SCOTLAND, Texas --What's the first thing you need when building a collection? A place to put it. Luckily for Ken Luig, he has 20 acres.
"It's like anything else, a man gets interested in something and it goes over the top, sometimes," he said, chuckling.
He's not quite sure, but Luig estimates he has between 350-400 tractors. Most of them can be seen in his front yard from Highway 281.
Big tractors, small tractors, old tractors and ancient tractors. A few are colored pink or tan, but most are colored by Mother Nature, a deep rust that turns even redder in the warm light of the evening sun.
Luig's love of tractors revved up 19 years ago. Originally from the area, he and his wife, Jane, moved back there from Wichita Falls after a number of years.
"It all started when I bought a dang John Deere 520 to mow this place," he said. "'Course I always liked tractors, but once I bought it, oh, that was a bad thing to do."
Standing in a barn filled with tractors -- one of three -- he laughed once more.
"I got the bug then and just started buying them," he said.
Certainly there are smaller things to collect. Buttons, maybe, or shot glasses. But those don't stand for something the same way tractors do.
"It just represents history to me, the history of agriculture," he said, looking around his collection. "A lot of this stuff, they don't make anymore."
His oldest tractor is probably the most unusual, a 50 horsepower 1910 Case steam tractor he keeps in another barn, surrounded by smaller, if not older, cousins. Sitting about 10 feet high and perhaps 15 or more feet long, the steam tractor resembles a small locomotive. A painted relief molded into the steel at the forward end of the boiler beneath the stack depicting a bald eagle stands out against the flat black machine.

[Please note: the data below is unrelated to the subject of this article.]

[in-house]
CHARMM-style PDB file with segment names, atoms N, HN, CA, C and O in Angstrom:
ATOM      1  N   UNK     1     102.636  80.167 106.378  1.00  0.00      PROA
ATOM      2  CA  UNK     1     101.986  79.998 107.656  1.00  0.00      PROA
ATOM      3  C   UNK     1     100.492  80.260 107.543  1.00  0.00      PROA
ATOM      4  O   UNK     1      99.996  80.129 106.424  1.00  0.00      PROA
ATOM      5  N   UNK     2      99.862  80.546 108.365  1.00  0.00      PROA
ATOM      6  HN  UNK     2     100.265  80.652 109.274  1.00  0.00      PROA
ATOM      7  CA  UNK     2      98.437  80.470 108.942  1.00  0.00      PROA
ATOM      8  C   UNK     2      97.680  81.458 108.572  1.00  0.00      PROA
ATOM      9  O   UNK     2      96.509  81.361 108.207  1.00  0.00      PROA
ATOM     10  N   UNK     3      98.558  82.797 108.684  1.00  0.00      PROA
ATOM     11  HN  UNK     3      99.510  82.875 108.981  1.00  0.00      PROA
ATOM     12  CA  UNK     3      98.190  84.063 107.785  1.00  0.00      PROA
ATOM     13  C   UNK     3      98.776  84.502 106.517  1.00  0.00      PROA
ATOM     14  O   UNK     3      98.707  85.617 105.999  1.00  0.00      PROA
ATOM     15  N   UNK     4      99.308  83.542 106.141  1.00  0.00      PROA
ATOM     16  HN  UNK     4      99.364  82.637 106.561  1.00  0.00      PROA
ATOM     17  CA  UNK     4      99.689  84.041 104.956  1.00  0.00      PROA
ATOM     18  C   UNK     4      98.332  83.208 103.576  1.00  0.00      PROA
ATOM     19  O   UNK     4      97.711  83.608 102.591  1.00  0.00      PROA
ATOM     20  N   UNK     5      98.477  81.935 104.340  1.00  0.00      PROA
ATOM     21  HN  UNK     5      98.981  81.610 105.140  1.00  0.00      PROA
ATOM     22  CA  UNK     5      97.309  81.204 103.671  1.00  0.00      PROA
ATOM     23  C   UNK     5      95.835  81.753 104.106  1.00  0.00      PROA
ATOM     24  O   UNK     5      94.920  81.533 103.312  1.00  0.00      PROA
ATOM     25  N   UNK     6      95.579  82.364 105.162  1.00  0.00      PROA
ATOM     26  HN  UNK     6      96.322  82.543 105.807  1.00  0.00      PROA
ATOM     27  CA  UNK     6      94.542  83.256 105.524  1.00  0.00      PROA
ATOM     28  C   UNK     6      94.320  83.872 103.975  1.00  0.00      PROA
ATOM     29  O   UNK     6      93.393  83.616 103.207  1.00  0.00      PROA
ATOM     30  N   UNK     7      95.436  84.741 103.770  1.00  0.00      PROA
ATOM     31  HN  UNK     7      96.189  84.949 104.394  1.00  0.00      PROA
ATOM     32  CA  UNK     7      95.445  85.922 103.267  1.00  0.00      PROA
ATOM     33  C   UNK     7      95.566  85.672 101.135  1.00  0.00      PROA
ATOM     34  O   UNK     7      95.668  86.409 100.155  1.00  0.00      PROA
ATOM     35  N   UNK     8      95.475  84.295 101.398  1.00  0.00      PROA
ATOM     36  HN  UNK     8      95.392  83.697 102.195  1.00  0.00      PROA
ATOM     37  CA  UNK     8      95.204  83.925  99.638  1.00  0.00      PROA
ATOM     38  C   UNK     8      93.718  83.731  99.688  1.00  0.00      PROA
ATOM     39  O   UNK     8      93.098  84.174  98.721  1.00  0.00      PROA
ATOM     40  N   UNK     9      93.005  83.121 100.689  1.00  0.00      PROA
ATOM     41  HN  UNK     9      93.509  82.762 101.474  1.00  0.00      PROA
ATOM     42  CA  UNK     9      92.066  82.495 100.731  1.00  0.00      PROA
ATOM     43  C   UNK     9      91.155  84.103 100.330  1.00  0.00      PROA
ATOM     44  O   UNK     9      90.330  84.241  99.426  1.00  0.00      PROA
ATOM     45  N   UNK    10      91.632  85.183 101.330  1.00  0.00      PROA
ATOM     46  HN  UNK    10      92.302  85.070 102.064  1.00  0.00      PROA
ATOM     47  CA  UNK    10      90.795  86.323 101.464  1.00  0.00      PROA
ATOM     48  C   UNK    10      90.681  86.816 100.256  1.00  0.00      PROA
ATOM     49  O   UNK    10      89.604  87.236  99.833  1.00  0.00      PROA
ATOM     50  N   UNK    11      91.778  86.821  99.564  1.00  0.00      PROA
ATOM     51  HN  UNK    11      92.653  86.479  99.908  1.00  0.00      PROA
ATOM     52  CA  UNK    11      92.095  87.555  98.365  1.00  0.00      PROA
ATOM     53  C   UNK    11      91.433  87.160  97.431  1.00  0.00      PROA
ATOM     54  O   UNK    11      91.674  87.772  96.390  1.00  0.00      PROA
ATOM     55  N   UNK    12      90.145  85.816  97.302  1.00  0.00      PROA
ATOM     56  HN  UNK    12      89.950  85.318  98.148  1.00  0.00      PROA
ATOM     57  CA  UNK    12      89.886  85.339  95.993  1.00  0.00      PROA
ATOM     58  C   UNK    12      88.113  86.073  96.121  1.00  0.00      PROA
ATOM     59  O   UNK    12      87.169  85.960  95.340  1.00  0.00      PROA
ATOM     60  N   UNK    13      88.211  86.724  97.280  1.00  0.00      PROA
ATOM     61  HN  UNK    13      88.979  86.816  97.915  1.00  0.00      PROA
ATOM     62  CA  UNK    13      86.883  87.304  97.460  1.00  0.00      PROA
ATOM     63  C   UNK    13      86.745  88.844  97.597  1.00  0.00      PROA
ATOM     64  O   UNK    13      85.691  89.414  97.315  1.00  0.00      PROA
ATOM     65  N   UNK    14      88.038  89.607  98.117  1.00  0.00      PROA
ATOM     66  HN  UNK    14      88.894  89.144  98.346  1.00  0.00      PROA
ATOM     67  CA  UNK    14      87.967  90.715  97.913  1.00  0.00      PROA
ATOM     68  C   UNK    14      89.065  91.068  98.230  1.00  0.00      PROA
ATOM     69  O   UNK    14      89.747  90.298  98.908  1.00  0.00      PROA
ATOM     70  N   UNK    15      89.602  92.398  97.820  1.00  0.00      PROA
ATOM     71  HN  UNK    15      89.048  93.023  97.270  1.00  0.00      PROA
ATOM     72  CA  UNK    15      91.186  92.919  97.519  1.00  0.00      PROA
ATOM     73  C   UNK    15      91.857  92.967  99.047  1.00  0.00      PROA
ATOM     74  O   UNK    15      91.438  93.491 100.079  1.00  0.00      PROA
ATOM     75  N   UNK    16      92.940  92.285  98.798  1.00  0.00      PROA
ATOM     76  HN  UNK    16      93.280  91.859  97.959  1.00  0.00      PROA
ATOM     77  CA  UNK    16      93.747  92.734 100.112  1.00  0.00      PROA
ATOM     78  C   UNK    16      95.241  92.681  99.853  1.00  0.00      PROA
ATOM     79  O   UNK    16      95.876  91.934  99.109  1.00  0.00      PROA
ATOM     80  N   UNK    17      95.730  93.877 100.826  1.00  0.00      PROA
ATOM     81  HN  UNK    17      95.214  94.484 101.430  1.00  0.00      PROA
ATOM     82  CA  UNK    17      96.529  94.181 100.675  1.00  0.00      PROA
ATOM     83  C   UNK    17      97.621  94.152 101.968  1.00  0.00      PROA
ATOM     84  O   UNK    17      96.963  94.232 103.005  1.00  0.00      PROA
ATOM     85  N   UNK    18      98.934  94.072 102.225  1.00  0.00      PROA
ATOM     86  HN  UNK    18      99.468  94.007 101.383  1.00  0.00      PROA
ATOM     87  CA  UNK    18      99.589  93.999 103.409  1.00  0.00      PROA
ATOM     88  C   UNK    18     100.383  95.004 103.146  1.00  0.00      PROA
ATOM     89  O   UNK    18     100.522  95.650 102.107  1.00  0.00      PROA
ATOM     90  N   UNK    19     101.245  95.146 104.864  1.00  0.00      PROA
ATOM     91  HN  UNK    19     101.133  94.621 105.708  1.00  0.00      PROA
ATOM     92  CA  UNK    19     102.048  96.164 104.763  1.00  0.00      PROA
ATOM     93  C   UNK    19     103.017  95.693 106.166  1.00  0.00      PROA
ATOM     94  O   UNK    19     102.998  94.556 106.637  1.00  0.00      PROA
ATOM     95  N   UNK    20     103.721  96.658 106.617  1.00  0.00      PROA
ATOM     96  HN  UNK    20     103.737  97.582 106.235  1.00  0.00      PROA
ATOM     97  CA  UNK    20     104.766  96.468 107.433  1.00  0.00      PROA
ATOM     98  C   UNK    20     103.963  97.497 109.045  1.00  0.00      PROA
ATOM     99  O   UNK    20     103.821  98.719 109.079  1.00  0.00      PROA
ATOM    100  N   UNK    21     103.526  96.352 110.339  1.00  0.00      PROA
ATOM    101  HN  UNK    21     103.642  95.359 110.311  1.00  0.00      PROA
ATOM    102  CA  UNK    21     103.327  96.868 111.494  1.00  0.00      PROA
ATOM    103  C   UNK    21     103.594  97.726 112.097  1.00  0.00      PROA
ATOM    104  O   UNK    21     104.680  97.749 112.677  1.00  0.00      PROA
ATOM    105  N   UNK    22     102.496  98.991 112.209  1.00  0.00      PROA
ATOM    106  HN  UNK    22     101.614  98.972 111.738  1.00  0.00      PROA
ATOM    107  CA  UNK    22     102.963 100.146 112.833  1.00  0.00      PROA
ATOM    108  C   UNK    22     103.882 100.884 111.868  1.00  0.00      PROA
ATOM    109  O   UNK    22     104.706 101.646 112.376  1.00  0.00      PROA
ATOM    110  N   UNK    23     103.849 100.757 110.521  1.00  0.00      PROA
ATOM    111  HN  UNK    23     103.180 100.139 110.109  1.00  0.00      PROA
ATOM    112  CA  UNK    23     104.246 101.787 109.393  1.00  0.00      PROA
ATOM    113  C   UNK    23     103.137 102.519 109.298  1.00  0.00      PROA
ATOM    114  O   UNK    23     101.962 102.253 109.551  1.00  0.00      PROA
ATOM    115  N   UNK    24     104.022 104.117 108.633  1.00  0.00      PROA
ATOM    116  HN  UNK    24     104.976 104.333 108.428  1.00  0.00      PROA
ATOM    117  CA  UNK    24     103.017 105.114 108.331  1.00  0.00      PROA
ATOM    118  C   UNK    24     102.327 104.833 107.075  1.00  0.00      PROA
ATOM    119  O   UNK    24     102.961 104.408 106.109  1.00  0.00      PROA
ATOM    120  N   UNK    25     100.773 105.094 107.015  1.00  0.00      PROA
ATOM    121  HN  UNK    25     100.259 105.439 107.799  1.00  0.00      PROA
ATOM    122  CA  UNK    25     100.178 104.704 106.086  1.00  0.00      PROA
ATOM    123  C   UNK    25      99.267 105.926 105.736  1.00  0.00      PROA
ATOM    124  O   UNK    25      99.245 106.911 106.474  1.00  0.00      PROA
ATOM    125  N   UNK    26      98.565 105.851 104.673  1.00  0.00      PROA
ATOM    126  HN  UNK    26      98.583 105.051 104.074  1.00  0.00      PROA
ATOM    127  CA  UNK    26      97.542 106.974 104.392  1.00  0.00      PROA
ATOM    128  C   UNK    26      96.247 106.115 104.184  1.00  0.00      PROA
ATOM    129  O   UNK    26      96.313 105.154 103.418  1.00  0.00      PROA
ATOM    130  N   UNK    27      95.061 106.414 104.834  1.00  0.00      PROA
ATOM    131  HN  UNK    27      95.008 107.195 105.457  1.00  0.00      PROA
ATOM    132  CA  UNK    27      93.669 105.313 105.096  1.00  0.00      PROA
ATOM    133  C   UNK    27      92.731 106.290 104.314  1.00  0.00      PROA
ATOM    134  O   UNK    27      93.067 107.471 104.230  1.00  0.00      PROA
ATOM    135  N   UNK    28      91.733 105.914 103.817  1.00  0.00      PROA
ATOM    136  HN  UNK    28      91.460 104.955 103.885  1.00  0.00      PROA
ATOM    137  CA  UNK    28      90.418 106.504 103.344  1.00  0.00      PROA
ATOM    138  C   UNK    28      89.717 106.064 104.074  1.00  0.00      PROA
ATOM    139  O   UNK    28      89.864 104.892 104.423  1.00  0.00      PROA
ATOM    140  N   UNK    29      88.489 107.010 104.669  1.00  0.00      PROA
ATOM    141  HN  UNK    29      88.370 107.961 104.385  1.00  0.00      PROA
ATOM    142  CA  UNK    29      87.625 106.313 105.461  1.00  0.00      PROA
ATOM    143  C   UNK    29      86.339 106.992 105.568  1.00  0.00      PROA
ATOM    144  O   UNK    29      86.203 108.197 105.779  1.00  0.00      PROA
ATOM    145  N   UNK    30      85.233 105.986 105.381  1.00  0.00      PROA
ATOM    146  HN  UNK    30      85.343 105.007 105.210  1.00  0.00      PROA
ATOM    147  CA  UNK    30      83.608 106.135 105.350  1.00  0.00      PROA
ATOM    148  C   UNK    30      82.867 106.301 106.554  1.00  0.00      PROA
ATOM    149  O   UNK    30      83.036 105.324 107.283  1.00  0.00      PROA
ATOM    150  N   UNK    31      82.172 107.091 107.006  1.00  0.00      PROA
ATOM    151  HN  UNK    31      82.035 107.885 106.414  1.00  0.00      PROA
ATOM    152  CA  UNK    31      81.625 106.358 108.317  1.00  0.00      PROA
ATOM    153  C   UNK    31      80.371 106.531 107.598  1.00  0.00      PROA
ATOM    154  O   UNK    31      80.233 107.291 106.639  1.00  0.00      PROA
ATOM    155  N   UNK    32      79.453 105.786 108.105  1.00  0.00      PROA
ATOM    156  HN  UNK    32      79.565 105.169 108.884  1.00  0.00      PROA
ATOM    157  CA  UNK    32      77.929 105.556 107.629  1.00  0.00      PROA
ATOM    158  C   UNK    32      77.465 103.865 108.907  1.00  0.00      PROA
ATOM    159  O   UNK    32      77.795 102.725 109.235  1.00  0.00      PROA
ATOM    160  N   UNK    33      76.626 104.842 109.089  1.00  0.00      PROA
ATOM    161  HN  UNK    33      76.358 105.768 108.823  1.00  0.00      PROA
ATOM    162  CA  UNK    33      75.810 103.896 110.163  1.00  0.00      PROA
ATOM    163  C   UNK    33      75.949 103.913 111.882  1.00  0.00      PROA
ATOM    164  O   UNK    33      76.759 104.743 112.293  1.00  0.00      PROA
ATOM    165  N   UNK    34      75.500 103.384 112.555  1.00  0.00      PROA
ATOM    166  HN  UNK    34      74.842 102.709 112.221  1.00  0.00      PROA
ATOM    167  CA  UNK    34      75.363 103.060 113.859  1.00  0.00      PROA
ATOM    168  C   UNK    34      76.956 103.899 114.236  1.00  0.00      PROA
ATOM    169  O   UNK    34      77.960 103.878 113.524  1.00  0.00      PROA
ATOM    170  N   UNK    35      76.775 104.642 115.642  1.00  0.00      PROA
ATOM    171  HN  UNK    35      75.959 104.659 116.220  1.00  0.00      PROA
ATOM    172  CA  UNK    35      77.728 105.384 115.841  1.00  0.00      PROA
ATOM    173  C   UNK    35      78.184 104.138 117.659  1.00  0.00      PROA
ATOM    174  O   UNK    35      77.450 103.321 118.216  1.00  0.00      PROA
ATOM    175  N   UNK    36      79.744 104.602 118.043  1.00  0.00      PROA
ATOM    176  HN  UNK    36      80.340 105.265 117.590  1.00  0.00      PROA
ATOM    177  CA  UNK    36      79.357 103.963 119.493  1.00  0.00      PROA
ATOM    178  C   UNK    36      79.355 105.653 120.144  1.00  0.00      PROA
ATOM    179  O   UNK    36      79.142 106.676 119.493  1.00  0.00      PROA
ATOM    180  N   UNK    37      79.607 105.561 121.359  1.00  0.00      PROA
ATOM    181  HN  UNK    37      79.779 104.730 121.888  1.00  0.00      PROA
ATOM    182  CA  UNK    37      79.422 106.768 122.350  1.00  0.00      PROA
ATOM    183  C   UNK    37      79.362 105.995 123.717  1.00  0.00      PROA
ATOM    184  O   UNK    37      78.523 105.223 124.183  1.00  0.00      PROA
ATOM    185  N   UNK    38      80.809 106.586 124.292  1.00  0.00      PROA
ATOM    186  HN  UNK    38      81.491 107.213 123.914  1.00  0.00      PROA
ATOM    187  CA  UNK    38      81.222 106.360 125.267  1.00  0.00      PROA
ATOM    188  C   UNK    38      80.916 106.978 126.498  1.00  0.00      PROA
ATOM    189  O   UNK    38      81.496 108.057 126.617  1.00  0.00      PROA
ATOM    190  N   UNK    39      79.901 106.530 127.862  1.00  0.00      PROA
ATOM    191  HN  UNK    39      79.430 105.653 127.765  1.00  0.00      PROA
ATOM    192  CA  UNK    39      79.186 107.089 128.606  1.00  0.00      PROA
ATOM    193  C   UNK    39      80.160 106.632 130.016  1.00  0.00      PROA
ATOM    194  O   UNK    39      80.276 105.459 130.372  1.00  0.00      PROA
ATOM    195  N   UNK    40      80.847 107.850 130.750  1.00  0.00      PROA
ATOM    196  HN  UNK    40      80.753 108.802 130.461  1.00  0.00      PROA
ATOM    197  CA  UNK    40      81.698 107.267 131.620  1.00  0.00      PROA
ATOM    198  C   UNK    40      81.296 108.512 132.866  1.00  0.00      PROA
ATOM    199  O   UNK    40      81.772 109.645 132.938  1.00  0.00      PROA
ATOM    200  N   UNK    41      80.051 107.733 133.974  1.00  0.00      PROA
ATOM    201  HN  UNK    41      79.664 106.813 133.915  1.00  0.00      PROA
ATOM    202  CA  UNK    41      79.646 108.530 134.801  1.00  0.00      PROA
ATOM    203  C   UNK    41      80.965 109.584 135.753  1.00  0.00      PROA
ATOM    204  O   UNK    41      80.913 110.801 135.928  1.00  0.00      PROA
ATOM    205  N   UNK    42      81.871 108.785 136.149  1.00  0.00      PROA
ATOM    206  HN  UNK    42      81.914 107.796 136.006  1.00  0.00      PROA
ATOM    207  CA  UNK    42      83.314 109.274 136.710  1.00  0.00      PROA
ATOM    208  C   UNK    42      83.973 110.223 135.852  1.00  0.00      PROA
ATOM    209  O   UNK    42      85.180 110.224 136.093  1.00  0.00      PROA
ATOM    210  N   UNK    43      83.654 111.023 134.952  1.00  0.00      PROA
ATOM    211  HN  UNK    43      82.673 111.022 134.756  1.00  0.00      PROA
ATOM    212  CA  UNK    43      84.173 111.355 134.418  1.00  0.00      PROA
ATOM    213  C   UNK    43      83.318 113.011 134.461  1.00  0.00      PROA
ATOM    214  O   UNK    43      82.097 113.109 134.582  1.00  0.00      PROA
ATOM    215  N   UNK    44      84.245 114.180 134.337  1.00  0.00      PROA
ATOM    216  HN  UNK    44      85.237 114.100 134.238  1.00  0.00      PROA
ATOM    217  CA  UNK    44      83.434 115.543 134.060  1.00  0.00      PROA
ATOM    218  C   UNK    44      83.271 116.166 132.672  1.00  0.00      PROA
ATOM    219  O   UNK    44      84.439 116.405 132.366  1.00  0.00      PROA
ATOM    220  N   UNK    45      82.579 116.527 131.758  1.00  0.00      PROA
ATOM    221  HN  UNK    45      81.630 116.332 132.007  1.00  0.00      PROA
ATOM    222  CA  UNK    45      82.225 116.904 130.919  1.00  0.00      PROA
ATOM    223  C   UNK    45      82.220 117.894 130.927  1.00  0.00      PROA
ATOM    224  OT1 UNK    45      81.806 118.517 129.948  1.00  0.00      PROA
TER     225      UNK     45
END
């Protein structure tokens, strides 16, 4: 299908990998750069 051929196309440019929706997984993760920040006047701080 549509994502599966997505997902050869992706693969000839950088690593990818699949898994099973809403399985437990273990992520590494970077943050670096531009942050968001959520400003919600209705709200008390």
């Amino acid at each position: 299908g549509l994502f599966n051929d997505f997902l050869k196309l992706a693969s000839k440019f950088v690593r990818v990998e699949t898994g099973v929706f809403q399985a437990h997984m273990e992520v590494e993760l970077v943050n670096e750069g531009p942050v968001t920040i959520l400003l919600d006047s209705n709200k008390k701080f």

"This is a baby one, they made some that are 150 horsepower, three times as big as this. I mean they are huge," he said, adding this one weighed about 30,000 pounds.
Strolling through the pasture and into the barns with Luig is an education in early 20th century manufacturing.
"Back in the teens, '20s and '30s, everybody made tractors because that was when the big farming boom started. Actually earlier than that, in the 1900s," he said. "But once they figured out how to put gas engines in things, I mean just everybody and their dog made tractors."
In many ways, those days mirrored the early automotive industry.
A large number of independent car manufacturers created a kaleidoscope of automobiles with most of those companies either failing or swallowed up by larger firms. xLuig said the same thing happened with tractors, especially when Ford started making them.
On the pasture, the tractors line up in rows to face the highway. Strolling through them, one sounded like it had a fan operating inside. Upon closer examination, however, it proved to be a beehive.
While they do make an interesting display, the main reason for keeping those outdoor tractors is for parts. But Luig said they also evoke a particular romance for passers-by of a certain age.
"I have a ton of people (who) stop by to take pictures of them, wanting to talk about them," he said. "Especially older men who were raised on a farm."
The same thing happens whenever he takes a restored machine to a tractor show. Former farm boys come to Luig with a glow on their face and he sits back to watch the memories wash across their faces.
"They'll pick out one tractor and be able to tell you everything about it because they were born and raised on it, and drove it until they wore it completely out," he said.
While his passion for tractors hasn't cooled over the years, his taste in them has become more discerning.
"I can't stand to see a tractor go to the junkyard, get melted down or tore all up," Luig said. "But now? Well, if it's not some kind of specialty tractor, why, a man can't save them all.
(Contact Ronald W. Erdrich of The Abilene Reporter-News in Texas at www.reporternews.com.)